Having completed the initial sketches and renderings, it took Pininfarina just two months to finish the final model of the Hyundai Matrix. Swift work, although some may argue that less haste would have resulted in more taste. Or something.
PetrolBlog begs to differ. In the first of a new series entitled ‘It’s time to appreciate the…’ – or, appropriately, ITTAT – PB argues that the Hyundai Matrix is coming of age and we should be celebrating one of Pininfarina’s less illustrious designs.
Launched in 2001, the Matrix – also known as the Lavita and Elantra LaVita – was Hyundai’s compact MPV and a forerunner to the dreary and Pininfarina-free ix20. It’s at the stage where prices start from just £500, making it one of the cheapest Pininfarina cars you can buy – unless you fancy a Focus CC with a broken roof and a pond in the rear footwells, or a Shogun Pinin with more holes than a pre-election manifesto.
It’s also one of the cheapest cars you can buy with a movie title in its name, with Keanu Reeves starring in the movie of the same name. Many Hyundai dealers were known to have dressed as Morpheus (played by Laurence Fishburne), but instead of red and blue pills, they offered Samba Red and Storm Blue colour swatches.
At least, we think this happened.
In reality, as the Hyundai Matrix teeters on the edge of bangerdom, in Keanu Reeves terms, the MPV is more Point Break than it is Excellent Adventure.
Here’s the thing. When was the last time you took a proper look at the Hyundai Matrix? The shape is very European and – forgive us for this – with a few subtle tweaks could almost pass as a Fiat Panda MPV. A kind of Giant Panda, if you like.
It’s certainly more appealing than a 500L. That said, spending the evening comparing genital warts with Piers Morgan is more appealing than the 500L.
Take the front wheel arch, which, if you tilt your head to the right, looks a little like the Papal tiara. Black smoke from the exhaust meets terminal decline and a failure to elect a new Pope.
The other – and possibly only – highlight is the design of the side windows, with the doors presented in a kind of Wild West saloon-style. Perfect for your Billy the Kid and whatever else you called your offspring. Also, note the Pininfarina badge beneath the rearmost window.
“Styled to look great,” proclaimed the brochure, as if to suggest other cars are styled to look miserable. When your rivals are the Vauxhall Meriva, Daewoo Tacuma and Kia Carens, maybe Hyundai had a point.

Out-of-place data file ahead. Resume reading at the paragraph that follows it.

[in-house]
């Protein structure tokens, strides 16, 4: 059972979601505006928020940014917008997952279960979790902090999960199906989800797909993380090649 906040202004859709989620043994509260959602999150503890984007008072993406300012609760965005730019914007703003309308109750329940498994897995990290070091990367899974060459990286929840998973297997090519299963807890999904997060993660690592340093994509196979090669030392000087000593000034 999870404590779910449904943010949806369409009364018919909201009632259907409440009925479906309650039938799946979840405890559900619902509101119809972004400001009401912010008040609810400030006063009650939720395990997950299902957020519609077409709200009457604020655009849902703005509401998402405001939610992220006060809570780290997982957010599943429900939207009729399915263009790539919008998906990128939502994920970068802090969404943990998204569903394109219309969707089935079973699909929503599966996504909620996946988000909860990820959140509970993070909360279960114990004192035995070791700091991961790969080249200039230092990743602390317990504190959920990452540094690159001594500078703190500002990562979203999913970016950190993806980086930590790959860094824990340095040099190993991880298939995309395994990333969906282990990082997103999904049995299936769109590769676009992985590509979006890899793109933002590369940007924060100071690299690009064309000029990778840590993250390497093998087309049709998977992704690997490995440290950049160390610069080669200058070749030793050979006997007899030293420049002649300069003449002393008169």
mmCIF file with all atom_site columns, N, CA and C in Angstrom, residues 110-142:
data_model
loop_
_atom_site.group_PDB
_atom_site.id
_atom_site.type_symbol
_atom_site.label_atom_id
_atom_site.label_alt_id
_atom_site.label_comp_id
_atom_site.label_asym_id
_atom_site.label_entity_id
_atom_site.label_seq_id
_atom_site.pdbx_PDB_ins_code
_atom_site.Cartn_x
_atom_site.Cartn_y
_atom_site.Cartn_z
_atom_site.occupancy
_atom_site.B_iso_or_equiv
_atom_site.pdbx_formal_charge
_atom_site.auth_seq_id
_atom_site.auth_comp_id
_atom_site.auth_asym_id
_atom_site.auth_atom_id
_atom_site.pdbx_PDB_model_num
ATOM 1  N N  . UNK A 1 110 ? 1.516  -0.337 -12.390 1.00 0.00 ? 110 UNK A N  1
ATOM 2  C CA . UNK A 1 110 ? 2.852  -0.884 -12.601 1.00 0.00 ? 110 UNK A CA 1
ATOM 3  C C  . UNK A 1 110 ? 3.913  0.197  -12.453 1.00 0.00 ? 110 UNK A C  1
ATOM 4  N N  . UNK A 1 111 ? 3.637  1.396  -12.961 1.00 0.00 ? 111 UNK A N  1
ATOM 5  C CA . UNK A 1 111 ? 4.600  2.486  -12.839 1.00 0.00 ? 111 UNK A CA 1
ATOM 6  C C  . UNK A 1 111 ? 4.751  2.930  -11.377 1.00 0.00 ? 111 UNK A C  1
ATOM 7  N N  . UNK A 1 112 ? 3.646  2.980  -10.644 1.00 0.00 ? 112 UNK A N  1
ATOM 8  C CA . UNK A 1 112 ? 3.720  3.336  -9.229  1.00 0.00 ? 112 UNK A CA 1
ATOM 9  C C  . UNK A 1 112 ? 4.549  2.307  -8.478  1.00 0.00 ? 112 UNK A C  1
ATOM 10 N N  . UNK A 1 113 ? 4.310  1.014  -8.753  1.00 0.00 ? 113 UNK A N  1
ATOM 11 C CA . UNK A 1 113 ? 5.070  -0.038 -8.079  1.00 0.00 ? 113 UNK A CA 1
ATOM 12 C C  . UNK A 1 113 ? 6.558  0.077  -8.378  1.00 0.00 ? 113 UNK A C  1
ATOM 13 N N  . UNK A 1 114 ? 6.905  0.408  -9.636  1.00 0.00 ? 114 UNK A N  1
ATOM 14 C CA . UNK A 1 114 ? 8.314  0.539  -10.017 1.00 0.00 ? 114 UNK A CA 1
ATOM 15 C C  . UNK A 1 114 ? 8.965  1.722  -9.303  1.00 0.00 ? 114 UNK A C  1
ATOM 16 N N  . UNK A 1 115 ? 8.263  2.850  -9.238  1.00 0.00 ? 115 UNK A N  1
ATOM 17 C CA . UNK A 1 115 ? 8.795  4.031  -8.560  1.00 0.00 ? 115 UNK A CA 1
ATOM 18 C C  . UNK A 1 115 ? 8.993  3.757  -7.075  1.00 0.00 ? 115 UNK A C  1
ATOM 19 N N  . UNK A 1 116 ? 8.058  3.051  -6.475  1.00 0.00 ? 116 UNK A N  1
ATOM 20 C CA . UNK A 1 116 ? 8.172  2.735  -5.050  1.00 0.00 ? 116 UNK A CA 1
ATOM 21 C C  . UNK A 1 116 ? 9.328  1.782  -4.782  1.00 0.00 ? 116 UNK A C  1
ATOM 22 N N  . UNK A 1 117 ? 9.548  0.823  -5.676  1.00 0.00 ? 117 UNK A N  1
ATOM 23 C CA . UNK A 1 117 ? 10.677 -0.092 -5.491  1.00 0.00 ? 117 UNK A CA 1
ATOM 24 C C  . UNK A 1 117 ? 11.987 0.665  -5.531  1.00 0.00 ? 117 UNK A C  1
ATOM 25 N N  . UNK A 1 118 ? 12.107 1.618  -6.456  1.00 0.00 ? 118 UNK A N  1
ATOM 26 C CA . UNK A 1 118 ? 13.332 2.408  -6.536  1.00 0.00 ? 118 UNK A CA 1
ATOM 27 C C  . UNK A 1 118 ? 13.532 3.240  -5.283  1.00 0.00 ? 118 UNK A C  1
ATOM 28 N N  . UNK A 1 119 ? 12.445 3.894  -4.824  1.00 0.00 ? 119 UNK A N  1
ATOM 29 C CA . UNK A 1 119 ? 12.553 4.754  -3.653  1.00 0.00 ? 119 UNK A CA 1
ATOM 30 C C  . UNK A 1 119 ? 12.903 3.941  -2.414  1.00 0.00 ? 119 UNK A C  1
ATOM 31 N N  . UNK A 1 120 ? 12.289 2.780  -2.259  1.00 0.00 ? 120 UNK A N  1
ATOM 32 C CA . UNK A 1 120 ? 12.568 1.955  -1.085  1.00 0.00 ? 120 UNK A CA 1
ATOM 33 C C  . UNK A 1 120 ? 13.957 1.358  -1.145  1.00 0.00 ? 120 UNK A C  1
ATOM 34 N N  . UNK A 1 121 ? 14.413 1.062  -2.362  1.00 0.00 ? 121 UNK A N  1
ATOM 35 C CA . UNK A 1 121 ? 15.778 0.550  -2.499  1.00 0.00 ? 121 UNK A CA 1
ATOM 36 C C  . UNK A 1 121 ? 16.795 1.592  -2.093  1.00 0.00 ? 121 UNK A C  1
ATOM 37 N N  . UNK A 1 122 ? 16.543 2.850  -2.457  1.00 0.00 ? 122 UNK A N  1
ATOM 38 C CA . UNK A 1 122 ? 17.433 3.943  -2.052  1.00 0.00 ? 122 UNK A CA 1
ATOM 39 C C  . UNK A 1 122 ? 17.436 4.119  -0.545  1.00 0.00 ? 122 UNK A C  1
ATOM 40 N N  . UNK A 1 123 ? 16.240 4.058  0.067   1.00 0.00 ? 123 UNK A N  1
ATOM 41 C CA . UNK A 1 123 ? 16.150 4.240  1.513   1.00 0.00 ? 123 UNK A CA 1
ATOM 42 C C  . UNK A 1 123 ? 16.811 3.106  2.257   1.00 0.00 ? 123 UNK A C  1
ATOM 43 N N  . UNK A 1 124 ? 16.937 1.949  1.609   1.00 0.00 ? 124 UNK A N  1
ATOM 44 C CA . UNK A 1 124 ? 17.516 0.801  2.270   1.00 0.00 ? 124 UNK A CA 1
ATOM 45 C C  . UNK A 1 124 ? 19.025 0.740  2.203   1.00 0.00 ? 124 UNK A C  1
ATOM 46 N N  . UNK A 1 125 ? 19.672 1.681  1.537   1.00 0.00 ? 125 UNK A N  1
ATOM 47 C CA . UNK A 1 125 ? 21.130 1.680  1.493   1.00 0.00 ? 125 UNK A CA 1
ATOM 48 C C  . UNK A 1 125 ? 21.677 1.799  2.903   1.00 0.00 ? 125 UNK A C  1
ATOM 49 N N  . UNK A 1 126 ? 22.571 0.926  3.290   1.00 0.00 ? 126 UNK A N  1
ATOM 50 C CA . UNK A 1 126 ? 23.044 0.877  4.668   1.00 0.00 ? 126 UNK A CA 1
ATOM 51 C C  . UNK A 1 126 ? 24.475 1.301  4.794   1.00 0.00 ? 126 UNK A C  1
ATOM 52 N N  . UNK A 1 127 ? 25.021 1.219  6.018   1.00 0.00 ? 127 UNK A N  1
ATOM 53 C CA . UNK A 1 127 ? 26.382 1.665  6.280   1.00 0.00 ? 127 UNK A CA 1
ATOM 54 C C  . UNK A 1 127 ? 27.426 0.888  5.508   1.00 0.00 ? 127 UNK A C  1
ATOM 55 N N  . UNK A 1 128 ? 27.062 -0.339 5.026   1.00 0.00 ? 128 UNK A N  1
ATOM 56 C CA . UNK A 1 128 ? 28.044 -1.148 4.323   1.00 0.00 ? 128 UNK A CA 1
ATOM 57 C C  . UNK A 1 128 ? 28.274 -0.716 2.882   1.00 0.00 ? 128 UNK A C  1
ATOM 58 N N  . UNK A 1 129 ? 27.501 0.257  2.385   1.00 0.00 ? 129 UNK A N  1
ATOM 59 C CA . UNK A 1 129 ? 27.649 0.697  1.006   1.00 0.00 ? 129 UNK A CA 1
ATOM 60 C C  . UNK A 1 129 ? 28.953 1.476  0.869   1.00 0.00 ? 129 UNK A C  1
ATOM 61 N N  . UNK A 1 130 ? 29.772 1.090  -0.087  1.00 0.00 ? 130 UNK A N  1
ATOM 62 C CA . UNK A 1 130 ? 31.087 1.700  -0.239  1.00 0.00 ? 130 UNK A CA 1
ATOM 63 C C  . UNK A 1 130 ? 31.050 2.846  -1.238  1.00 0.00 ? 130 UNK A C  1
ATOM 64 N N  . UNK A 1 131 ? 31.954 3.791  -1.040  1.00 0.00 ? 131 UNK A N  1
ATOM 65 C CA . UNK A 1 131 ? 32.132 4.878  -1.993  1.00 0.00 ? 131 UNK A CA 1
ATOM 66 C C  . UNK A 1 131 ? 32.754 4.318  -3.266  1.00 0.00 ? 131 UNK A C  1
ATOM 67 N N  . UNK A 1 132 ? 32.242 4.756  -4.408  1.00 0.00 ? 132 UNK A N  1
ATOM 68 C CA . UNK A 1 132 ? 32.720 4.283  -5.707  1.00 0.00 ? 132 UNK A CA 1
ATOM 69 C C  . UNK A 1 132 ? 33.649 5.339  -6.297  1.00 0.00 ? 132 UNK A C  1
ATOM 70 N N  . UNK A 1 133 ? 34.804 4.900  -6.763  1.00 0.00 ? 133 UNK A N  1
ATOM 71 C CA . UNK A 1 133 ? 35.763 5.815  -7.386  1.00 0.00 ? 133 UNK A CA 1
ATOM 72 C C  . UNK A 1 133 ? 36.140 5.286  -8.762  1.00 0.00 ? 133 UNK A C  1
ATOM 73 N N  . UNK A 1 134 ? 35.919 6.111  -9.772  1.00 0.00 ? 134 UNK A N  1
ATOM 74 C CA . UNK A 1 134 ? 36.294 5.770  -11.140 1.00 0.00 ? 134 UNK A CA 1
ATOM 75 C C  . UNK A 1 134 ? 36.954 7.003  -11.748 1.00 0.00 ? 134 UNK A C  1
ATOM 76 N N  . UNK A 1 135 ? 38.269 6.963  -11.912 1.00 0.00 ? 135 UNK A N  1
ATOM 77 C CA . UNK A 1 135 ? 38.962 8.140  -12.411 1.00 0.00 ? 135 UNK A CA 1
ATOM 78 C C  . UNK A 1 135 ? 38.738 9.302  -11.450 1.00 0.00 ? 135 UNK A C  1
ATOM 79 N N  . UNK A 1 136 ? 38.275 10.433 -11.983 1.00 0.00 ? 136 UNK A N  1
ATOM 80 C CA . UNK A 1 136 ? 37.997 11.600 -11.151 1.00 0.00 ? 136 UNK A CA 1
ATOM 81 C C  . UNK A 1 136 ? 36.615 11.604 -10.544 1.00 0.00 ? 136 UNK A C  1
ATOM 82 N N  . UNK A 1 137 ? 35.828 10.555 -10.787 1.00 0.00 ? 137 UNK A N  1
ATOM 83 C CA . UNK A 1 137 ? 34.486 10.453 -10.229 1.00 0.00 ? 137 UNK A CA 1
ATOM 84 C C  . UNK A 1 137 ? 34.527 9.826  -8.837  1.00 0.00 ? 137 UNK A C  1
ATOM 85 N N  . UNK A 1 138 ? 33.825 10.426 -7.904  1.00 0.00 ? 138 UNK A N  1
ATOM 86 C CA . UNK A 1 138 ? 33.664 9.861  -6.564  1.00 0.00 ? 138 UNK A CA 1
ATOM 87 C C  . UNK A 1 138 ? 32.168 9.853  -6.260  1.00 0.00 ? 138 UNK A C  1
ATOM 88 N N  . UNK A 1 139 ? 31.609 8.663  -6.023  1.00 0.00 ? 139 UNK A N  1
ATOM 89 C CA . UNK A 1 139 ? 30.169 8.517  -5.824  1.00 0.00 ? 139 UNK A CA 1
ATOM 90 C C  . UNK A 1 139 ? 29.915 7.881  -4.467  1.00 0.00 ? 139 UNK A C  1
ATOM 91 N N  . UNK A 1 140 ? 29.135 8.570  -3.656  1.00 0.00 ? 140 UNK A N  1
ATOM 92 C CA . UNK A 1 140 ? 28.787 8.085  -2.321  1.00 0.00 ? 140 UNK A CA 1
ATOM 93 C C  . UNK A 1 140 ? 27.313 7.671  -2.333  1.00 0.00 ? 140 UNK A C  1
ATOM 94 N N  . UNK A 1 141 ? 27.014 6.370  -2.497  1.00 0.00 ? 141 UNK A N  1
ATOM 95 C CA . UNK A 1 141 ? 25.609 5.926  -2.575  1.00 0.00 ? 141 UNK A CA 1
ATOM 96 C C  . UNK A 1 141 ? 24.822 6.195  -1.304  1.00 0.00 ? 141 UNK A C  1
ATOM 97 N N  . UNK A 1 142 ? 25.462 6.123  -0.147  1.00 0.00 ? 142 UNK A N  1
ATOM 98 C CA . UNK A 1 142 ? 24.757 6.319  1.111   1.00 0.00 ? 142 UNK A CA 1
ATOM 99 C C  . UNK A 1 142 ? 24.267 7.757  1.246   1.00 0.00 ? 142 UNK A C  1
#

Brilliantly, the line in the brochure accompanied photos of a headlight, a 15-inch alloy wheel, sunroof and… wait for it… a high-mounted brake light. Four stylish gems.
The inside was an in-house job, and it’s pleasant enough. The central-mounted instrument binnacle is a neat touch. As is the raised shift lever, but aside from that, it’s a sea of dreary common sense and scratchy practicality.
“The Matrix has more space than you could have thought possible in such a compact car, complemented by a level of quality and equipment that will leave you pleasantly surprised,” claimed the brochure.
Pleasantly surprised? You can visit a garden centre and be pleasantly surprised by the quality of the carrot cake in the coffee shop. Or be pleasantly surprised by Milton Keynes. But in a car brochure that doesn’t really cut it.
There’s a sense that Hyundai UK didn’t really know who to market it to. One line in the brochure suggested that the Matrix is perfect for “seeing you through your retirement”. There you have it, folks. This is the last car you’ll travel in before the Coleman Milne E-Class takes you to your final resting place.
We’re not even sure if the Matrix has enough poke to see you through retirement. In three-cylinder 1.5-litre CRTD guise, the Matrix could hit 62mph in a leisurely 17.9 seconds. Seventeen-point-nine! Start a timer before moving on to the next paragraph. Eighteen seconds feels like an entirety.
But we’re not here to diss the Matrix. Instead, let us marvel at the Italian styling, the clean one-box proportions and those Wild West doors. We suspect that, given longer than a couple of months, Pininfarina would have proposed a pair of suicide rear doors and the removal of the B-pillar. A missed opportunity, perhaps.
Time to cut the Matrix some slack or is PB a lone voice in the wilderness? At its best in original form, the Matrix was facelifted in 2005, before being lumbered with a corporate nose in 2008.
PB is a fan and sees a future when a Matrix might join the fleet. Its rivals, such as the Meriva, Tacuma and Carens, are the type of cars driven by those non-car people at work. The kind of people who stick Post-it notes on their lunch and passive aggressive notices above the sink.
The Matrix deserves better than that. Take another look – you might be pleasantly surprised.